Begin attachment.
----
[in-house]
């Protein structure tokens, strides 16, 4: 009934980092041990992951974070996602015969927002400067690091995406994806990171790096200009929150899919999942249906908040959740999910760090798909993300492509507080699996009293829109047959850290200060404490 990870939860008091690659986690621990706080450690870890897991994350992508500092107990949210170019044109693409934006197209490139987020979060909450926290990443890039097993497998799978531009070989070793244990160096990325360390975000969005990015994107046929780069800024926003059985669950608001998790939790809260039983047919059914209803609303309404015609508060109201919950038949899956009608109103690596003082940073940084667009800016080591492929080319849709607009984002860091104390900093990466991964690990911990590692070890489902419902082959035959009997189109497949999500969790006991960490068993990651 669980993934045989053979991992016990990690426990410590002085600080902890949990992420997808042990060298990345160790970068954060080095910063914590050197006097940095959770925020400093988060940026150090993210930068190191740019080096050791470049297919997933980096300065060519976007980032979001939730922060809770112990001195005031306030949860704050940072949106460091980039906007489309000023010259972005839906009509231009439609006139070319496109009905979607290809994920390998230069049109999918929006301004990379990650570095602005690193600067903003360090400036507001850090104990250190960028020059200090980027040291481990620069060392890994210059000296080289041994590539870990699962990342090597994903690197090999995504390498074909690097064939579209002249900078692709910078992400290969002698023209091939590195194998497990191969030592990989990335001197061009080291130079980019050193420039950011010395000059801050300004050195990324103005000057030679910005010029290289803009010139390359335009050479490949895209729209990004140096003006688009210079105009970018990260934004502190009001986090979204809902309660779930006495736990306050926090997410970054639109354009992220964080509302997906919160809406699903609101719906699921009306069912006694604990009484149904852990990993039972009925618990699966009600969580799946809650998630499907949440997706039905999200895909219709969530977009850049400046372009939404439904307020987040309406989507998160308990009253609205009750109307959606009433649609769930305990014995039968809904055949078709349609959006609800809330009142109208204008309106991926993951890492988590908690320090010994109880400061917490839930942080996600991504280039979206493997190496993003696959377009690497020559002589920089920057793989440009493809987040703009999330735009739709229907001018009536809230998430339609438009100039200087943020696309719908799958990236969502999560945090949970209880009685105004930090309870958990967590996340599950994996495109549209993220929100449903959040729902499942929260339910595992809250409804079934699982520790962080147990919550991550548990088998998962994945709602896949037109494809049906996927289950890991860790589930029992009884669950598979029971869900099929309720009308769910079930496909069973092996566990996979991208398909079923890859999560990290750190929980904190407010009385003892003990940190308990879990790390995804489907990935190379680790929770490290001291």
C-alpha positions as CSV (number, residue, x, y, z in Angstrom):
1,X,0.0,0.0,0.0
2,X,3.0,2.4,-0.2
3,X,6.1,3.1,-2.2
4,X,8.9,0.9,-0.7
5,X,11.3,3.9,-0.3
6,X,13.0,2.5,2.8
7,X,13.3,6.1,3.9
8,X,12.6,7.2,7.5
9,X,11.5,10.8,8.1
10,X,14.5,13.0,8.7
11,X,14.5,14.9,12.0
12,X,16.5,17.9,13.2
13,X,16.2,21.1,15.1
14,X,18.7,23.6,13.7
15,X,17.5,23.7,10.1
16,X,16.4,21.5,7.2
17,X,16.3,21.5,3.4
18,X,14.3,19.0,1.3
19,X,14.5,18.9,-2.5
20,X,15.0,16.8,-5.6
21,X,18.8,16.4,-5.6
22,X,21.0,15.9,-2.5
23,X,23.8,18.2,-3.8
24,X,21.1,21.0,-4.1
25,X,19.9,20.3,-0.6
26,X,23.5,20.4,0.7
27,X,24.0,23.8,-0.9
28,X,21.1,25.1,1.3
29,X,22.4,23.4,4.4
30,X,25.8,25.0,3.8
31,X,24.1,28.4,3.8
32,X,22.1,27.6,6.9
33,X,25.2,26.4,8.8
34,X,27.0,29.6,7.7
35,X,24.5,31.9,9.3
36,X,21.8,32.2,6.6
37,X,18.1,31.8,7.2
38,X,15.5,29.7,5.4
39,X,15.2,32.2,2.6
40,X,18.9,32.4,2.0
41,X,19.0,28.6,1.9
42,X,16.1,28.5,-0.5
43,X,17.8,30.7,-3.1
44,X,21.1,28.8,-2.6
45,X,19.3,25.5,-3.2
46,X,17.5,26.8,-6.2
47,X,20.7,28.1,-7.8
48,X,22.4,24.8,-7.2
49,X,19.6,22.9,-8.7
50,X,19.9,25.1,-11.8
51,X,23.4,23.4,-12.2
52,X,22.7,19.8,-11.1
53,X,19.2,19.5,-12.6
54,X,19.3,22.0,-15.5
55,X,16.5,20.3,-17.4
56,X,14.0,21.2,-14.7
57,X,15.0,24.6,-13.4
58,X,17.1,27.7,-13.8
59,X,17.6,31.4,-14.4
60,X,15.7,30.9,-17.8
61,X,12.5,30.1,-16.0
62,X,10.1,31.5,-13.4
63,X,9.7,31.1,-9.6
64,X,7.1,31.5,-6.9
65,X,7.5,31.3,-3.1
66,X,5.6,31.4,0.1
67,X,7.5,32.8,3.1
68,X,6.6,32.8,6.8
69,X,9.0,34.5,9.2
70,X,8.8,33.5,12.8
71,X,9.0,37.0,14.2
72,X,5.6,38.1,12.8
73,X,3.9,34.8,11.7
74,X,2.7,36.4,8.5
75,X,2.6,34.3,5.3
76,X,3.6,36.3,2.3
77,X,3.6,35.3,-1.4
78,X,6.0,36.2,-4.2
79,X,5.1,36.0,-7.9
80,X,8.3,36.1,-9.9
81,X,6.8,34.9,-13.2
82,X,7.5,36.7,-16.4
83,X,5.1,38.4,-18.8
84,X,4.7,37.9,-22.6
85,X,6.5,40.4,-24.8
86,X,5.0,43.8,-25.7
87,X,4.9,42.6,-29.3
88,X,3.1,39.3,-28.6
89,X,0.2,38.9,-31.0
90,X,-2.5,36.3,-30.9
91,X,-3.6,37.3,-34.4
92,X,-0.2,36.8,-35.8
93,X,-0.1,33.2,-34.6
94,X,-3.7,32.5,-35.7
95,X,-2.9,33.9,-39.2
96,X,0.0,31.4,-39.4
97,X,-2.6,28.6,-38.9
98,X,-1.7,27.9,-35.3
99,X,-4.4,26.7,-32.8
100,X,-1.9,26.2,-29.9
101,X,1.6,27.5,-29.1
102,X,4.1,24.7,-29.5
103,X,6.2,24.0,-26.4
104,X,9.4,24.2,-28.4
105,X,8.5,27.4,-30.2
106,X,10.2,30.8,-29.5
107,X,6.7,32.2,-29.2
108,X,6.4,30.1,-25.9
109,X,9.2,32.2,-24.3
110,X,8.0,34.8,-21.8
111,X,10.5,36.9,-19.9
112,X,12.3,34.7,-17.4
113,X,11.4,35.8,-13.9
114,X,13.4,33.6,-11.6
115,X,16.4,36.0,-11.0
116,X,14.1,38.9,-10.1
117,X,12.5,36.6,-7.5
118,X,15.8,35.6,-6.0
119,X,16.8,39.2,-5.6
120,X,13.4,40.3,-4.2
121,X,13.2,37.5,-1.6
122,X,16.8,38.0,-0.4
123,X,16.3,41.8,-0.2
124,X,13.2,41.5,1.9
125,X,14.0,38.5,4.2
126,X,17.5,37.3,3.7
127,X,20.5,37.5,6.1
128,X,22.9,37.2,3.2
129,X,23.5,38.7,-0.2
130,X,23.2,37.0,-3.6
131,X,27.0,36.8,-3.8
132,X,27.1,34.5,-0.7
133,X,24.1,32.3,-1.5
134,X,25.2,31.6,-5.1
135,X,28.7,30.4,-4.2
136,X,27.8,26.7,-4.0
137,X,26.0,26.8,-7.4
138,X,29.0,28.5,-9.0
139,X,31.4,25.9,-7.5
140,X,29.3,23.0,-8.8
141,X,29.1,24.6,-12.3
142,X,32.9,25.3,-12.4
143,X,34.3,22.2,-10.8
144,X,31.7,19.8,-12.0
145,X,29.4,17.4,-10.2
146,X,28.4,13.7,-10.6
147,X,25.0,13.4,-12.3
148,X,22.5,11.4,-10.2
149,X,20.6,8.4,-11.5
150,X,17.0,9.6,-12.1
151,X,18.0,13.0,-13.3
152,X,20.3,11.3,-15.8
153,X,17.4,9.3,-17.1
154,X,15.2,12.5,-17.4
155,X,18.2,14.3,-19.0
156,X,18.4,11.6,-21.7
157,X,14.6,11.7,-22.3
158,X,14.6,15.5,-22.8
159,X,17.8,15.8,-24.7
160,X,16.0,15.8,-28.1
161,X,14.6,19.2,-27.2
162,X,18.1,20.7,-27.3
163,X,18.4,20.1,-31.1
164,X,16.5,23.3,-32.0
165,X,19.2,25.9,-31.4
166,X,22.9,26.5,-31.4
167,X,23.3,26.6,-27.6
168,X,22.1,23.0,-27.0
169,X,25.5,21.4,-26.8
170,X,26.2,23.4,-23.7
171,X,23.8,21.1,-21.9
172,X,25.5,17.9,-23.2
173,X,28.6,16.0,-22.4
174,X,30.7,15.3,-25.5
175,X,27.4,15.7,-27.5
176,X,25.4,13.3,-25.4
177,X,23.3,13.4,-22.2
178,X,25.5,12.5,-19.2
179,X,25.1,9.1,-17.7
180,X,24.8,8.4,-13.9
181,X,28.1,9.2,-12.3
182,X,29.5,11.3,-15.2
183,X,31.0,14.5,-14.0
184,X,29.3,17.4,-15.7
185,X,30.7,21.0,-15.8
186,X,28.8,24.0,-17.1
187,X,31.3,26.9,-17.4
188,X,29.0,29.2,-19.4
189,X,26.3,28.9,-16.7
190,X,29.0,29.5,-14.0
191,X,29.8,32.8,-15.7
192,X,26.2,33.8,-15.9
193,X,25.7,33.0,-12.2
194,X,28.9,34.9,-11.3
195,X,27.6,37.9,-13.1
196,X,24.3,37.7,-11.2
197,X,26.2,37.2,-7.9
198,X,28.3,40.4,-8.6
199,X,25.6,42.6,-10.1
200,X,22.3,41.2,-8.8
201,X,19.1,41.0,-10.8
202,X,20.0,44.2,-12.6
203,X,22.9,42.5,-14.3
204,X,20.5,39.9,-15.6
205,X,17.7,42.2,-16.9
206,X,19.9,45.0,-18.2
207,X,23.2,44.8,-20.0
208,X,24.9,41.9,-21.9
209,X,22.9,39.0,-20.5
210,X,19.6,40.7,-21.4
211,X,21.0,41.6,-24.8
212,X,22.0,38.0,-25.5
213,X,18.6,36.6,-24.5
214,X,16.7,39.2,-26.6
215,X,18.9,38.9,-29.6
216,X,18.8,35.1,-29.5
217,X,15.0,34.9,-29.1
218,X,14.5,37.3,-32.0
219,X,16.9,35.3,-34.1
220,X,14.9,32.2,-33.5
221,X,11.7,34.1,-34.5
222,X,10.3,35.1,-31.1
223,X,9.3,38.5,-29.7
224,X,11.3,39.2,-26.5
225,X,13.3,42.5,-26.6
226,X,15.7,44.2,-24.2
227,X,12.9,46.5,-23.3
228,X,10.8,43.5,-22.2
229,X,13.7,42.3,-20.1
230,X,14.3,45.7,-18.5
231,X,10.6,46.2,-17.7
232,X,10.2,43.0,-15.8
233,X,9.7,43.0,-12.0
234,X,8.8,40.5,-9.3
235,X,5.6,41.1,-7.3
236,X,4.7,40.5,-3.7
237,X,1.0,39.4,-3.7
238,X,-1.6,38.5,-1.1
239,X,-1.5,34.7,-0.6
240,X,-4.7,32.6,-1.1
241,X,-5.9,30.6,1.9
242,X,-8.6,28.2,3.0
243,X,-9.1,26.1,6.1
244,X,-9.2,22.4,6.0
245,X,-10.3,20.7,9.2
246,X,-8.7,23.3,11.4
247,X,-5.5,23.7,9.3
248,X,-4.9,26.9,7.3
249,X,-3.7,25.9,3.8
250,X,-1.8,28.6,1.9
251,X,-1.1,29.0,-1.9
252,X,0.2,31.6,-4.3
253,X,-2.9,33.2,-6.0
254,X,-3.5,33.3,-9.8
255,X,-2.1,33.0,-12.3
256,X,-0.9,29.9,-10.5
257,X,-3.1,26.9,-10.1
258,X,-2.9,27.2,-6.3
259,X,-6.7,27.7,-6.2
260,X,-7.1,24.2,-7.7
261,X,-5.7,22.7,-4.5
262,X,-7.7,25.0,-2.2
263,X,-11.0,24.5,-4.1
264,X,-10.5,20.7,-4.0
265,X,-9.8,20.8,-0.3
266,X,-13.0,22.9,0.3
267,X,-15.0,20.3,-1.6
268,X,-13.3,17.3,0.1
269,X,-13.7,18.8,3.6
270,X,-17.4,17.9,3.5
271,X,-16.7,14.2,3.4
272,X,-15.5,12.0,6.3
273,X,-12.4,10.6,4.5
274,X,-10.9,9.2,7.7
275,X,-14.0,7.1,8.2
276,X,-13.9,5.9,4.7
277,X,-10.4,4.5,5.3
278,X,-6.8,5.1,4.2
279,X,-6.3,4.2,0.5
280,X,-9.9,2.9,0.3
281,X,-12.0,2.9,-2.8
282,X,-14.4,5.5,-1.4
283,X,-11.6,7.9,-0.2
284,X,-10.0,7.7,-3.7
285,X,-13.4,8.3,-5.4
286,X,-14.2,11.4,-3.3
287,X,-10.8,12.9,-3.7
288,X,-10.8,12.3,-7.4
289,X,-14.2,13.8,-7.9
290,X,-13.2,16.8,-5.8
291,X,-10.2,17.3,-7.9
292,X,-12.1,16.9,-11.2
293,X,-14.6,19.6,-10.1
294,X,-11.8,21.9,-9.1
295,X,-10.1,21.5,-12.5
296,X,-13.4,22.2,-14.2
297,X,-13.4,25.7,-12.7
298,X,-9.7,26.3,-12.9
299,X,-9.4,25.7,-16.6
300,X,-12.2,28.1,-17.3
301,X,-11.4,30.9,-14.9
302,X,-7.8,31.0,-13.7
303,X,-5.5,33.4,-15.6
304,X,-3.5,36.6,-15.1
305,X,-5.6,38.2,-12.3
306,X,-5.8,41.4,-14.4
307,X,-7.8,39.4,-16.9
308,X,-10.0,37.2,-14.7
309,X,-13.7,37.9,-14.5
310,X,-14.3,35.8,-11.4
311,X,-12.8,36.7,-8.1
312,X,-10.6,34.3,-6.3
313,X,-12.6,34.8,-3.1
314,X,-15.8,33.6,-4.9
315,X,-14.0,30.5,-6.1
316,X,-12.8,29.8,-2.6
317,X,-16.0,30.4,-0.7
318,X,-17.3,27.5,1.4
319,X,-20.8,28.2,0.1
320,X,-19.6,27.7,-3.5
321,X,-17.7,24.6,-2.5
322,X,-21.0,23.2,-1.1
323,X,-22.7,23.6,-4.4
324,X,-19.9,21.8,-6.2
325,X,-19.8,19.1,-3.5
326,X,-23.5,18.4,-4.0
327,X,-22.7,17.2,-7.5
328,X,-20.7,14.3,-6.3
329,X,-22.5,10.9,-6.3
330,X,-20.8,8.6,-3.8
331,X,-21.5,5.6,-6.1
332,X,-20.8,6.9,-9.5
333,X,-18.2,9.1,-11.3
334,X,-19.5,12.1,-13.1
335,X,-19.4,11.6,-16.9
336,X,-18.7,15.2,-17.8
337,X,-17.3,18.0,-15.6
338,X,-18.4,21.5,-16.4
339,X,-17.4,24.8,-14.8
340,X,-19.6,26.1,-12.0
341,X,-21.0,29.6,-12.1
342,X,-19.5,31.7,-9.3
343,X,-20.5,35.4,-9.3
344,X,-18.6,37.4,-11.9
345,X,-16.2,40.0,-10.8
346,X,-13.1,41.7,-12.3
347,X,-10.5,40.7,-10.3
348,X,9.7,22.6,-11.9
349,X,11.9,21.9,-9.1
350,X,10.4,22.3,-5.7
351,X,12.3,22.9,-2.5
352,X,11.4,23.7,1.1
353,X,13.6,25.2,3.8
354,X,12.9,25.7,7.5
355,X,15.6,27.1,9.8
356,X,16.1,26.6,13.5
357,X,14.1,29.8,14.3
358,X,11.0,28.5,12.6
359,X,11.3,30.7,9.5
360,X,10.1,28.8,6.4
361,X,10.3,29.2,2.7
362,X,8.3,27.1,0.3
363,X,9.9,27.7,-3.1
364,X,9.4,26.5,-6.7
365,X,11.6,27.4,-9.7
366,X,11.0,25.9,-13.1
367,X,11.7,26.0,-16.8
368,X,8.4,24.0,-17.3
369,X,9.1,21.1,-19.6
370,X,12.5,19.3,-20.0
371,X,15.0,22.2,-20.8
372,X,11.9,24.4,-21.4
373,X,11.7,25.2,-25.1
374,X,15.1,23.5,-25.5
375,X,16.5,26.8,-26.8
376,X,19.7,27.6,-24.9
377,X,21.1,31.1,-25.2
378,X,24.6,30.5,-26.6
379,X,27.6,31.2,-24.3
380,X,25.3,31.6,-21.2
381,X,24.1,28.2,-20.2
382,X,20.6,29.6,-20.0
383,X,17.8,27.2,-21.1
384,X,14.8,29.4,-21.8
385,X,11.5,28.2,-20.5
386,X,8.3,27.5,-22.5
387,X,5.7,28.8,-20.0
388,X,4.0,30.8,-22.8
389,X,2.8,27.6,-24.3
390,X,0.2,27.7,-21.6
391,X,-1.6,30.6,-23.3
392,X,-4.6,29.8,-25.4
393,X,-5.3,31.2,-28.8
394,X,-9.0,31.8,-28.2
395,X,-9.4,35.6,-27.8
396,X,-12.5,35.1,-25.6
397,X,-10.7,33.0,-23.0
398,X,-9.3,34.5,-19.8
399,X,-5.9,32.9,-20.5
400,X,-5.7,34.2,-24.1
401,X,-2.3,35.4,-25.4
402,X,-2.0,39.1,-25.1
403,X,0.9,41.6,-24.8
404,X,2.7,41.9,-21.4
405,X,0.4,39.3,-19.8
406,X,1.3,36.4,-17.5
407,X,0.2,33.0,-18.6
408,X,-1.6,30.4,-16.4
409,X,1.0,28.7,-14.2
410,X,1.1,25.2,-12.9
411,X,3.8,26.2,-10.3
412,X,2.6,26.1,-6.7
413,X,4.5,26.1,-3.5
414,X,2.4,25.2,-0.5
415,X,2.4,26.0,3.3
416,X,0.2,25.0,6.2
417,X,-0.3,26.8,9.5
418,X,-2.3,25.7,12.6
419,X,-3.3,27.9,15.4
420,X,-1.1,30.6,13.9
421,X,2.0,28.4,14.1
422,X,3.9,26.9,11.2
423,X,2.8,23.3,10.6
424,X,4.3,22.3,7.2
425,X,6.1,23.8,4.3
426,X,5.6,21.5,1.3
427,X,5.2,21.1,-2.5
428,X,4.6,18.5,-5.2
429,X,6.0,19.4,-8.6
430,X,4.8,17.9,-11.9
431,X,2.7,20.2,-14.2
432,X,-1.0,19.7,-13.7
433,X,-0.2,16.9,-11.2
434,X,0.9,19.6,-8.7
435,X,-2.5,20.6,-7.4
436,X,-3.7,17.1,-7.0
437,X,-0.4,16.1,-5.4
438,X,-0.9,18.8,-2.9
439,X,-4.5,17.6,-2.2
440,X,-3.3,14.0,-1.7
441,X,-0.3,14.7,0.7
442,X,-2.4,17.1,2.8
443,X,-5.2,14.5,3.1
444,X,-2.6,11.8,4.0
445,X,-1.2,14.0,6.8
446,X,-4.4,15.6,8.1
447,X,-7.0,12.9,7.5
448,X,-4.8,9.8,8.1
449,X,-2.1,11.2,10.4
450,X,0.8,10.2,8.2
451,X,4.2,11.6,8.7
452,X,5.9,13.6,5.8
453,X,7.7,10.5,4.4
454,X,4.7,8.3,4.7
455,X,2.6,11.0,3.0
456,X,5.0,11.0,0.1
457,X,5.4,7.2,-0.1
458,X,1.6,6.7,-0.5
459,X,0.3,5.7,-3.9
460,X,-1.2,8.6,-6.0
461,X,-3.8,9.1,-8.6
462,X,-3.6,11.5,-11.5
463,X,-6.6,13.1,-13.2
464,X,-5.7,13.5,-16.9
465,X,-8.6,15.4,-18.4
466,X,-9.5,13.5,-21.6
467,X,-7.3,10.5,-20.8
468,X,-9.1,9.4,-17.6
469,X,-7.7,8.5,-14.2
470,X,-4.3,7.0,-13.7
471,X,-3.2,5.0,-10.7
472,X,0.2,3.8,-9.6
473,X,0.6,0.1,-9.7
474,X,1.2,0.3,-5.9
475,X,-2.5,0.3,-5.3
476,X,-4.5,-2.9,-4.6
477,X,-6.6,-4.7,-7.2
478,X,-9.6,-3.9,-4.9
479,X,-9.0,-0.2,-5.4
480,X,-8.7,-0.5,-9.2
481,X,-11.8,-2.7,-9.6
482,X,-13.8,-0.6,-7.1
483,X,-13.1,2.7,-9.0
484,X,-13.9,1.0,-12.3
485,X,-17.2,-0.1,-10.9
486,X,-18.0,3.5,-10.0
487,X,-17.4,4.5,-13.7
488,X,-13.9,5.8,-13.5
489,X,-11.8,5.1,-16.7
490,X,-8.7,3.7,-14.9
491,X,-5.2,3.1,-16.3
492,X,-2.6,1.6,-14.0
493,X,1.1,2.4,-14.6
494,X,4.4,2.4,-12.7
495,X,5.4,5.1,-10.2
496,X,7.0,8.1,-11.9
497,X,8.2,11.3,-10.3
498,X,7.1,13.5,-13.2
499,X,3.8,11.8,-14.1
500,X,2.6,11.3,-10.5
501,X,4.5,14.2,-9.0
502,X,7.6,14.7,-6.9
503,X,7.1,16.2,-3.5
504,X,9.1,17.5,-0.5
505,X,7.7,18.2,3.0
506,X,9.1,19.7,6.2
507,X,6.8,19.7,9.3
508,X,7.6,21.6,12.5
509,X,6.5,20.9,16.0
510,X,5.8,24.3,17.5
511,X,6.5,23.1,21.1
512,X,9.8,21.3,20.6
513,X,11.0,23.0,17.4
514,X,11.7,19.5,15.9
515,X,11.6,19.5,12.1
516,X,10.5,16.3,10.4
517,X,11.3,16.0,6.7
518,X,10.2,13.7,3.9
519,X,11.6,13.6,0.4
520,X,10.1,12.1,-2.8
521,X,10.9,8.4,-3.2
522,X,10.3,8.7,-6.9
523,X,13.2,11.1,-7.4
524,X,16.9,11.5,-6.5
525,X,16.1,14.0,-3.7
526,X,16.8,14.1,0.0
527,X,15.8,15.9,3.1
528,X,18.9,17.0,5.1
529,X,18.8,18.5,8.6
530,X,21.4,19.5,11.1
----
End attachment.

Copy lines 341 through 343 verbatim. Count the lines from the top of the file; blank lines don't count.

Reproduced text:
338,X,-18.4,21.5,-16.4
339,X,-17.4,24.8,-14.8
340,X,-19.6,26.1,-12.0